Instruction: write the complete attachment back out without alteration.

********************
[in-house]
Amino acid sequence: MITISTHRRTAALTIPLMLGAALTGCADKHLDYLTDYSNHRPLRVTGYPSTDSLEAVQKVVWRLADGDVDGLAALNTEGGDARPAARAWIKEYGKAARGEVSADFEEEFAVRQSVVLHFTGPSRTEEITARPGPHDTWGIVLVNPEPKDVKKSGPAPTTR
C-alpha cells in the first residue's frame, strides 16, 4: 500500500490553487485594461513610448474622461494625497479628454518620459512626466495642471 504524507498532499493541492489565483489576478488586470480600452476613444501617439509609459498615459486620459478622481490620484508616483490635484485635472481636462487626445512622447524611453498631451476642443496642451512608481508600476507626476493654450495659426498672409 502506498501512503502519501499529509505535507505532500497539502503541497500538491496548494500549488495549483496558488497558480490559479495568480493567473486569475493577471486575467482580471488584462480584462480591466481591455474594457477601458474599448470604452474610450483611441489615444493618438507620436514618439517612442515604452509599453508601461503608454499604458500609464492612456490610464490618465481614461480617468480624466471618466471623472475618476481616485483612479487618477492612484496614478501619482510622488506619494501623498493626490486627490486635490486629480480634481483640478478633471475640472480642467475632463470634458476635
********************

[in-house]
Amino acid sequence: MITISTHRRTAALTIPLMLGAALTGCADKHLDYLTDYSNHRPLRVTGYPSTDSLEAVQKVVWRLADGDVDGLAALNTEGGDARPAARAWIKEYGKAARGEVSADFEEEFAVRQSVVLHFTGPSRTEEITARPGPHDTWGIVLVNPEPKDVKKSGPAPTTR
C-alpha cells in the first residue's frame, strides 16, 4: 500500500490553487485594461513610448474622461494625497479628454518620459512626466495642471 504524507498532499493541492489565483489576478488586470480600452476613444501617439509609459498615459486620459478622481490620484508616483490635484485635472481636462487626445512622447524611453498631451476642443496642451512608481508600476507626476493654450495659426498672409 502506498501512503502519501499529509505535507505532500497539502503541497500538491496548494500549488495549483496558488497558480490559479495568480493567473486569475493577471486575467482580471488584462480584462480591466481591455474594457477601458474599448470604452474610450483611441489615444493618438507620436514618439517612442515604452509599453508601461503608454499604458500609464492612456490610464490618465481614461480617468480624466471618466471623472475618476481616485483612479487618477492612484496614478501619482510622488506619494501623498493626490486627490486635490486629480480634481483640478478633471475640472480642467475632463470634458476635